A brilliant Cian Farrell point put Edenderry back in front but then David Moloney received a black card for hauling down Anton Sullivan. Rhode struggled to take advantage and when Farrell pointed a 53rd minute free to put Edenderry in front, Rhode were in the most critical of situations. However, in the two minutes before Moloney came back on, Rhode found an extra gear and three quick fire points from Niall Darby (free), Shane Lowry and Ruari McNamee edged them in front with four minutes left.
Edenderry, however, still had life in them. As Anton Sullivan kicked a couple of poor wides, Sean Doyle showed great composure to equalise with a scoreable but difficult free and then Cian Farrell got that sensational point. The drama and tension was incredible as Ruari McNamee rescued Rhode and they then pulled away in extra time.
Rhode: Niall McNamee 1-4 (2 marks and 1f), Ruari McNamee 0-3, Niall Darby (2f) and Anton Sullivan 0-2 each, Pauric Sullivan, Paul McPadden and Shane Lowry 0-1 each.
Edenderry: Cian Farrell 0-6 (2 marks and 2f), Sean Doyle 0-3 (3f), Stephen Guing, Jordan Hayes, Ciaran Farrell and Richie Dalton 0-1 each.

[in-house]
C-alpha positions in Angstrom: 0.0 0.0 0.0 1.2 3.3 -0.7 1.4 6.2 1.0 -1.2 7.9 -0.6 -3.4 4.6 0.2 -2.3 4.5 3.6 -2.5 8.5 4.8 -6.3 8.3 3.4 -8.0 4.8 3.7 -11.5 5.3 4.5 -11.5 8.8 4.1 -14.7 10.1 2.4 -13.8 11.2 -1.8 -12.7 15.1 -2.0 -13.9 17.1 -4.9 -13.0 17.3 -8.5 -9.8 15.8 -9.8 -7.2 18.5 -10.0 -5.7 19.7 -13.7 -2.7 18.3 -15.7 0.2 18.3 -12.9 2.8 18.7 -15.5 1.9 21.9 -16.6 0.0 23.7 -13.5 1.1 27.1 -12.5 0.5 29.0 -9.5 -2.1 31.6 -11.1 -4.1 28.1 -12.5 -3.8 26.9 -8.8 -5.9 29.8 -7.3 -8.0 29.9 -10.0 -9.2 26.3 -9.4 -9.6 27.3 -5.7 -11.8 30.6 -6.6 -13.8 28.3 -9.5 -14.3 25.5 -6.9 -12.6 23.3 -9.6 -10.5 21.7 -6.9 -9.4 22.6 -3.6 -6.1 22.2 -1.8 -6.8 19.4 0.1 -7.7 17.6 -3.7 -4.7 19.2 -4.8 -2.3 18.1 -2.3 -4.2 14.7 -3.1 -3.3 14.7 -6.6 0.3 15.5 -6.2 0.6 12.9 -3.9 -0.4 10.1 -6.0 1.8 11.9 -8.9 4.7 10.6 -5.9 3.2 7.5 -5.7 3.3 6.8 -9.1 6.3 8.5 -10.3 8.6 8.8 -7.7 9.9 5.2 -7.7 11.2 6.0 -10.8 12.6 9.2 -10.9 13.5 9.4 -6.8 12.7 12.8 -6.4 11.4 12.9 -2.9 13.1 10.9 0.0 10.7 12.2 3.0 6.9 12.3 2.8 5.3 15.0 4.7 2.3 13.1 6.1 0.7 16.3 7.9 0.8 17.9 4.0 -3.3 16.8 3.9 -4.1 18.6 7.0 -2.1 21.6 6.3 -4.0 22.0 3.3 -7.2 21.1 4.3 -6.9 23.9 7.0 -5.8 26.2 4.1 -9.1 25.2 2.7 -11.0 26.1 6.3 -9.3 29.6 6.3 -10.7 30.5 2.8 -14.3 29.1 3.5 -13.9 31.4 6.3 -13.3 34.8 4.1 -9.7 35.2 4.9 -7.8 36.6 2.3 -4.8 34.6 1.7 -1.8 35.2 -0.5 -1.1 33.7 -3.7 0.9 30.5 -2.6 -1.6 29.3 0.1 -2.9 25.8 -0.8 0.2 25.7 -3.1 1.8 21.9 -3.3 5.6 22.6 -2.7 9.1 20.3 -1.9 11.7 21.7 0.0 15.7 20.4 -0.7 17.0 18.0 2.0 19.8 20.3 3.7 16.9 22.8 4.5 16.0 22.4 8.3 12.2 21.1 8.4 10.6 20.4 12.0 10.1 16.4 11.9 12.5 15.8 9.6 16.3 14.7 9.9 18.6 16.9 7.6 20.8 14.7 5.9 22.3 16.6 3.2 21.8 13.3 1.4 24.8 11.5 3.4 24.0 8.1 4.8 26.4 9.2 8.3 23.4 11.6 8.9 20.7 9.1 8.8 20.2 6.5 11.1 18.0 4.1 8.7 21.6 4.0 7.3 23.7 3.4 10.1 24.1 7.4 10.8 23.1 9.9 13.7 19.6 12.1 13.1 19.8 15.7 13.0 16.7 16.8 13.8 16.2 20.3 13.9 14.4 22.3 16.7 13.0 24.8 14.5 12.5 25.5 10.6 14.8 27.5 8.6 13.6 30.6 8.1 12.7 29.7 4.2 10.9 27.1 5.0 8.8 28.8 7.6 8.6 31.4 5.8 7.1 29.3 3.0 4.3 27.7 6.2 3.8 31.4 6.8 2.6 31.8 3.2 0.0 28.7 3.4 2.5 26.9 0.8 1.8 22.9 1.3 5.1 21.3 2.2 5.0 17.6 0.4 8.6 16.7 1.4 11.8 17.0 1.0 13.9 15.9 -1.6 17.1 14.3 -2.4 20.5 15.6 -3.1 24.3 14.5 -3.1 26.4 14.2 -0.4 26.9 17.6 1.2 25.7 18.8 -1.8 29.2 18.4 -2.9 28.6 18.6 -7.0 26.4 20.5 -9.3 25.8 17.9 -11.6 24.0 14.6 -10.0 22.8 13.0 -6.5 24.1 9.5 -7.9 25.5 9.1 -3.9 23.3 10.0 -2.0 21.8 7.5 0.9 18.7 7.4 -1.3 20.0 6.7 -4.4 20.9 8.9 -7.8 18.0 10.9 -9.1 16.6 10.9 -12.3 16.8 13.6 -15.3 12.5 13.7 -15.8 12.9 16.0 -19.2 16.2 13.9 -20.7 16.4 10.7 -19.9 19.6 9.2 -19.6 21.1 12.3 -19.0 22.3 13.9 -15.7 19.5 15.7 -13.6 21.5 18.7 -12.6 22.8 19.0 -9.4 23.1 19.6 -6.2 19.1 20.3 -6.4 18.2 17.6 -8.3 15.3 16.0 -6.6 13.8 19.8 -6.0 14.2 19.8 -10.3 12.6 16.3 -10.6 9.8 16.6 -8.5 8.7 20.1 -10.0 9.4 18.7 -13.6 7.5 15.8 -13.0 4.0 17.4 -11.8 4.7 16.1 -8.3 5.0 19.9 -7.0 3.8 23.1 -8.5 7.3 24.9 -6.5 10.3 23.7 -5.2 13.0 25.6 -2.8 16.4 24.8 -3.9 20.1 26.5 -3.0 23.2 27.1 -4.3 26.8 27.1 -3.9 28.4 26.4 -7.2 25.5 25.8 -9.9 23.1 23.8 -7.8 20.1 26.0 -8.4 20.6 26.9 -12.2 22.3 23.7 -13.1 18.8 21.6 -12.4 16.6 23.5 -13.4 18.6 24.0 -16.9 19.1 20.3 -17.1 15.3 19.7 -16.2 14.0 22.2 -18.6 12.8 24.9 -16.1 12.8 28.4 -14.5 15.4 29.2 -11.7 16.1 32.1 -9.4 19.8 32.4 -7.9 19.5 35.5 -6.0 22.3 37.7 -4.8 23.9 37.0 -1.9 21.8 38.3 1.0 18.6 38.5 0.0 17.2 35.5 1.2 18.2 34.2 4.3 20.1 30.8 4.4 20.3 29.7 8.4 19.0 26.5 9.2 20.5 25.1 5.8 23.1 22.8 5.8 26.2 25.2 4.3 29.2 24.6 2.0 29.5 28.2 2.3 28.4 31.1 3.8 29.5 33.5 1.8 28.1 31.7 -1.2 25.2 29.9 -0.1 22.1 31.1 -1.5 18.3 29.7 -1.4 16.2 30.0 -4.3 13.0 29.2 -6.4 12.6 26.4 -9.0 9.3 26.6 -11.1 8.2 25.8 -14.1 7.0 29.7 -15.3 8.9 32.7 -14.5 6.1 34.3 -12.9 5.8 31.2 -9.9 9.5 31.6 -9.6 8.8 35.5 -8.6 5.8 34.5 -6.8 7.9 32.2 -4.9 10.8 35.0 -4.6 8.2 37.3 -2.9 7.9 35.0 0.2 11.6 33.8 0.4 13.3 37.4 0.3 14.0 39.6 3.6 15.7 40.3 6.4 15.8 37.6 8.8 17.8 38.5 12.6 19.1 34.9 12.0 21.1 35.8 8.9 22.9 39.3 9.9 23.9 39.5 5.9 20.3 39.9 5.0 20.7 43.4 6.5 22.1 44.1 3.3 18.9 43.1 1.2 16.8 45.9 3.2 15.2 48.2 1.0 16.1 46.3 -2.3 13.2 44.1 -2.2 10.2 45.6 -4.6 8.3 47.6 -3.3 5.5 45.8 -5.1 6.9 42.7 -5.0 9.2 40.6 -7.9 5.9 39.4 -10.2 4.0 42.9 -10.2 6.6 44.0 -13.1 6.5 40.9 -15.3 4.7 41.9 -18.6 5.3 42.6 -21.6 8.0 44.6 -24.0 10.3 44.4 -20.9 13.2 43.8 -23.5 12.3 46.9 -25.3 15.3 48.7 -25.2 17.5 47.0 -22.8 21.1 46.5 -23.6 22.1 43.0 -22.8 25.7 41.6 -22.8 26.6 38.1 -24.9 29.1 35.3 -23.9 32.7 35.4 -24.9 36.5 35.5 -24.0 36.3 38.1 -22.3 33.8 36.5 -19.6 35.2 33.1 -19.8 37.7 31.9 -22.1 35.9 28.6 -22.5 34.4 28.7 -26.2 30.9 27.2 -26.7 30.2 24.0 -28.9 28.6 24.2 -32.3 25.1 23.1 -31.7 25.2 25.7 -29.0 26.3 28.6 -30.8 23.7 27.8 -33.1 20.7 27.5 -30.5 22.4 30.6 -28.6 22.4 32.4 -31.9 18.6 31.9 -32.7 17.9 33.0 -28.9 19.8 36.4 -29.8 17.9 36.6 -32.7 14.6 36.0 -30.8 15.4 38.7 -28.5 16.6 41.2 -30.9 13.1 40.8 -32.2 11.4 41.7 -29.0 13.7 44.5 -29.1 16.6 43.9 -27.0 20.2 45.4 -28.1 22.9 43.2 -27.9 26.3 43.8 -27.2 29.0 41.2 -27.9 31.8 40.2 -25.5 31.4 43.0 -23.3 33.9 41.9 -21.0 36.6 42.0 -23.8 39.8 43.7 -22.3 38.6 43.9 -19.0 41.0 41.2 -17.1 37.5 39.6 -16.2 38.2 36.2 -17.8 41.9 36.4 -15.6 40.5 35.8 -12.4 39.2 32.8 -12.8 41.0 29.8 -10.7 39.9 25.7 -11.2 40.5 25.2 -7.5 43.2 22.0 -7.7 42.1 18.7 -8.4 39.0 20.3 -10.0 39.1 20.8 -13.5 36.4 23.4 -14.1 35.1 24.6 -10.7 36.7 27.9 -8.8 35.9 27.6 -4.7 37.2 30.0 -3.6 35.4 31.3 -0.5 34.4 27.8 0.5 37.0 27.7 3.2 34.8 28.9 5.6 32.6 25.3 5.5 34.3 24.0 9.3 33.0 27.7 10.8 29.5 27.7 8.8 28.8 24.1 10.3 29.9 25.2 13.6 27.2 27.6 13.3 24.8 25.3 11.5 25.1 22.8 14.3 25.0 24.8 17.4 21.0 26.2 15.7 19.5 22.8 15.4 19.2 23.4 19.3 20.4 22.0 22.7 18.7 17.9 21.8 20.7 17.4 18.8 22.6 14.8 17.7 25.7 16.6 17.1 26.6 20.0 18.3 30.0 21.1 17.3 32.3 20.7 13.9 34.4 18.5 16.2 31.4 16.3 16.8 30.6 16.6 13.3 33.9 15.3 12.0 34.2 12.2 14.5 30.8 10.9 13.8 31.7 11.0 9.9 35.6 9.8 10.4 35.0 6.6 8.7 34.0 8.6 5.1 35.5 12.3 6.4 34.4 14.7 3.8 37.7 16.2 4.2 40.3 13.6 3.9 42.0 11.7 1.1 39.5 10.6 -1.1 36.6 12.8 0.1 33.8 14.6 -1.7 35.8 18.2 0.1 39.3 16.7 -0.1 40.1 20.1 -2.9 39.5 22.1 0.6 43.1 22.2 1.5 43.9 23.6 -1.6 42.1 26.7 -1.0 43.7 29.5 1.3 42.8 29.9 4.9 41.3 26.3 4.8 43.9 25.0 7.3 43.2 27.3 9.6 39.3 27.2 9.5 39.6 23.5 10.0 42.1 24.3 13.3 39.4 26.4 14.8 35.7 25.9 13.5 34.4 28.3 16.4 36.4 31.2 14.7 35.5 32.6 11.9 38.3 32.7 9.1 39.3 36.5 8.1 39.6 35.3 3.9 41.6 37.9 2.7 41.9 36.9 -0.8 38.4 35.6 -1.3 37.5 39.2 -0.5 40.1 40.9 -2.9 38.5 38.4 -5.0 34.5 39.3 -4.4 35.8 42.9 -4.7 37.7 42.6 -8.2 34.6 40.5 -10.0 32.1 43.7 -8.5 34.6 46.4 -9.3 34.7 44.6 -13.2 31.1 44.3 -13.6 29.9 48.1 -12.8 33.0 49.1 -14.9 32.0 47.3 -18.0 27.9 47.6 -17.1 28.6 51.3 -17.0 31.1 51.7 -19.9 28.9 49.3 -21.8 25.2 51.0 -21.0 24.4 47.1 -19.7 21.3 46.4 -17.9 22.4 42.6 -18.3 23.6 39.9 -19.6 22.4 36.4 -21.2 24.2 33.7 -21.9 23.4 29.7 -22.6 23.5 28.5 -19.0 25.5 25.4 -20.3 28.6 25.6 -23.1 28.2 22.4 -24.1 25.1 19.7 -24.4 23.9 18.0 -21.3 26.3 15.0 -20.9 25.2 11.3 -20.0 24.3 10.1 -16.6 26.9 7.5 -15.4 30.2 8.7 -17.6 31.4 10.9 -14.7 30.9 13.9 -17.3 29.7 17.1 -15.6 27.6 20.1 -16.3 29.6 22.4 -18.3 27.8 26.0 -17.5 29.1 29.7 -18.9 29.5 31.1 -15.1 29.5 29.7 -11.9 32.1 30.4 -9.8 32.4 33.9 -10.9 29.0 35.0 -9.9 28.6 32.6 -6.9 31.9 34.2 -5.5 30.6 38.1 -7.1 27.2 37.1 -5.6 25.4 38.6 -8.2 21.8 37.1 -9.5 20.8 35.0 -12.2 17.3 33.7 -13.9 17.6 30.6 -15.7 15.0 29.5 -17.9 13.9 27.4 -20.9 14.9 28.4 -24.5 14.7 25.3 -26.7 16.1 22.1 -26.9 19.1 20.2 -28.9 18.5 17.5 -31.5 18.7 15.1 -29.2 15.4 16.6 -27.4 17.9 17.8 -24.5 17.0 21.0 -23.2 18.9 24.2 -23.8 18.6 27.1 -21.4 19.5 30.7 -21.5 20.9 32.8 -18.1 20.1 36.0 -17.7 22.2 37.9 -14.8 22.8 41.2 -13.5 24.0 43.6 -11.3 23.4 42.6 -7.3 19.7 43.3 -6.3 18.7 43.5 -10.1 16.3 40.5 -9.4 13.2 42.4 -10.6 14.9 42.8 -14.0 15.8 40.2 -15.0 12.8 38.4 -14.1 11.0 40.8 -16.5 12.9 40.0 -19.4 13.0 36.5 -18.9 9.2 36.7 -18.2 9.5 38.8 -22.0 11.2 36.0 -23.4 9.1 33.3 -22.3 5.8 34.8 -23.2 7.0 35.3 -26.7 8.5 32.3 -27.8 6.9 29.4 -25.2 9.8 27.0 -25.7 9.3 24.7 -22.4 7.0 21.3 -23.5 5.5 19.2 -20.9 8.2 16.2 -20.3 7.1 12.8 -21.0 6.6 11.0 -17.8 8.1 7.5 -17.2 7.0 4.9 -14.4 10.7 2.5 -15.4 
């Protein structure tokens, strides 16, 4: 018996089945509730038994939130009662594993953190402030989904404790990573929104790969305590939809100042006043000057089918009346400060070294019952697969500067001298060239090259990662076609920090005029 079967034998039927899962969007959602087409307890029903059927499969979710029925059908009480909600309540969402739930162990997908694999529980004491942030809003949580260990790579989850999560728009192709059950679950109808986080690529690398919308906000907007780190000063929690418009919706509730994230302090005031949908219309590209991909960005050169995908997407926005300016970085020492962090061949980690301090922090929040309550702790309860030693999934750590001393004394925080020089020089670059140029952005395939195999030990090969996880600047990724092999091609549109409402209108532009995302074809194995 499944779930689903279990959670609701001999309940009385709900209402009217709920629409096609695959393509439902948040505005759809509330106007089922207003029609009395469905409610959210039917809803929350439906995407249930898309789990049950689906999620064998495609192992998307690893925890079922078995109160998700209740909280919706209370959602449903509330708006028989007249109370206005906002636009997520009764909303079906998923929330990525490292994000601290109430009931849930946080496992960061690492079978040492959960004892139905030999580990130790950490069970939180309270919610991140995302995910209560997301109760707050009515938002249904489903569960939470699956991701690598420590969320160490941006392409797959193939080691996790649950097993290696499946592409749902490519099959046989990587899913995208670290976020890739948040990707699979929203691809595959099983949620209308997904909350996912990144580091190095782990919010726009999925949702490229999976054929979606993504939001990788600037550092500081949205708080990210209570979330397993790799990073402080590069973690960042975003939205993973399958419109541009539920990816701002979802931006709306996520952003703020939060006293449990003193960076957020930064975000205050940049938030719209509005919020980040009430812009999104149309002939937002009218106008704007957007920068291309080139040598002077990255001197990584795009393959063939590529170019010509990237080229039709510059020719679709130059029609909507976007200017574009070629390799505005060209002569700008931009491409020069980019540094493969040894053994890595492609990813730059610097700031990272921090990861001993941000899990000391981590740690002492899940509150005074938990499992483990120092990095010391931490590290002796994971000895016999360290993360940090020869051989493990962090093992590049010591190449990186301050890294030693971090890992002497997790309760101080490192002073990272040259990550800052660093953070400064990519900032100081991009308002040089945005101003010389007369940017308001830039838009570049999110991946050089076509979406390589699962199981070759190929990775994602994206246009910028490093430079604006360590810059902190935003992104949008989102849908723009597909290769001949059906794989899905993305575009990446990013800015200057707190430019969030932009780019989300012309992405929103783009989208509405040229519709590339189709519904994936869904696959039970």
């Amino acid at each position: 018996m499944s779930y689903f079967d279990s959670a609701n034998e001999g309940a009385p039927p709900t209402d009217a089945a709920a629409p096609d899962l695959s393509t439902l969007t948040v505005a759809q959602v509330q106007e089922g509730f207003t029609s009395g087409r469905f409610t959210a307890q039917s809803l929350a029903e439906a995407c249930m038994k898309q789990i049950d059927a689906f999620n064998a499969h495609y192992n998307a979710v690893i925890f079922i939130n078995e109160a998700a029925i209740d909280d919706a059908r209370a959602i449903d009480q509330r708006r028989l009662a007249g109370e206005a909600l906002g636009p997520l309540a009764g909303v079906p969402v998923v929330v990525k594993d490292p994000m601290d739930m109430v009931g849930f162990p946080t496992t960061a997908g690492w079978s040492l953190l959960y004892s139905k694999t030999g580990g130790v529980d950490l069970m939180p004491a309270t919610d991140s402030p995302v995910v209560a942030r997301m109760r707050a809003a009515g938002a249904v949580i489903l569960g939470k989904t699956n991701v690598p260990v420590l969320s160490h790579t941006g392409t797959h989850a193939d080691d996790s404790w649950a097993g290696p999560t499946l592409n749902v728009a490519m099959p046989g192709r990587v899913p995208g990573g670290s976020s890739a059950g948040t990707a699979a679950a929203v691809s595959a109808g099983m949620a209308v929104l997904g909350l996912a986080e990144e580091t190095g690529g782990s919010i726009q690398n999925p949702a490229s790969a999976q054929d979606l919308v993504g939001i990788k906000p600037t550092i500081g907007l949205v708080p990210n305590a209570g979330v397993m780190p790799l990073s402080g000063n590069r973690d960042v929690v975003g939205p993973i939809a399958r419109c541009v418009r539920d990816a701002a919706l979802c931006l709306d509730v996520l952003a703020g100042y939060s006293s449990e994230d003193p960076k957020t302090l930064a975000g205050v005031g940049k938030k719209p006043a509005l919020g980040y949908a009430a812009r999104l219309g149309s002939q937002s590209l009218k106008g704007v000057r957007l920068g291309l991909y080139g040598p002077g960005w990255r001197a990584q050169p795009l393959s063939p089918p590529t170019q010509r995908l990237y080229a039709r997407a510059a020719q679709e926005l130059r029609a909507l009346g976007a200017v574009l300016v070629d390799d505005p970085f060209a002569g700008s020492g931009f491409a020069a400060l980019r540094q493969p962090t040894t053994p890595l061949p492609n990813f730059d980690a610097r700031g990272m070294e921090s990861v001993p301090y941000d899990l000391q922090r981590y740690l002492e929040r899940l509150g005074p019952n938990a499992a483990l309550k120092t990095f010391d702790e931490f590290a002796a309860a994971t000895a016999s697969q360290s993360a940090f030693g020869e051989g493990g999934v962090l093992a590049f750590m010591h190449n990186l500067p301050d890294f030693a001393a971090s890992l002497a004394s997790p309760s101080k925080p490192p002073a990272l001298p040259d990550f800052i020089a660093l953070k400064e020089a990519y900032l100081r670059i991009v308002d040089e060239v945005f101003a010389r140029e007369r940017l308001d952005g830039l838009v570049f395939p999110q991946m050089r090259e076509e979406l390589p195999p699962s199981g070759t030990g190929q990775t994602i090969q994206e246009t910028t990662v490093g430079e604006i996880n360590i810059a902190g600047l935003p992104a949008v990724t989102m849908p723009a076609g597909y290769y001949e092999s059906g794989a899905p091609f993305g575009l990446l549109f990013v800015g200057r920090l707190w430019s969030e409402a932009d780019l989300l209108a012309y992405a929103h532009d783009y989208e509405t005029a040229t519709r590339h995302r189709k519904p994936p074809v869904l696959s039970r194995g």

RHODE: Ken Garry; Brian Darby, Jake Kavanagh, James McPadden; Niall Darby, Eoin Rigney, Gareth McNamee; Dylan Kavanagh, Conor McNamee; Ciaran Heavey, Ruari McNamee, Stephen Hannon; Anton Sullivan, Niall McNameer, Aaron Kellaghan. Subs – Paraic Sullivan for Heavey, inj. (10m), Paul McPadden for Hannon (41m), Alan McNamee for Paraic Sullivan (50m), Shane Lowry for Kellaghan (56m), Keith Murphy for James McPadden (68m), Darren Garry for Ruari McNamee (73m), Donal Hickey for Lowry (75m).
EDENDERRY: Shane Cumins; Adam Mahon, Eoin Farrell, Cathal Farrell; Lee Pearson, Rory Egan, Stephen Guing; Jordan Hayes, David Moloney; Mark Abbott, Alex Kenny, Sean Doyle; Cian Farrell, Ciaran Farrell, Richie Dalton. Subs – Oran Lawton for Kenny (43m), Keith McGuinness for Guing (58m)m Ciaran Breen for Doyle (70m), Alex Kenny for Lawton (75m), Briain Nolan for Pearson (78m).
Referee – Eamon O'Connor (Ballycommon).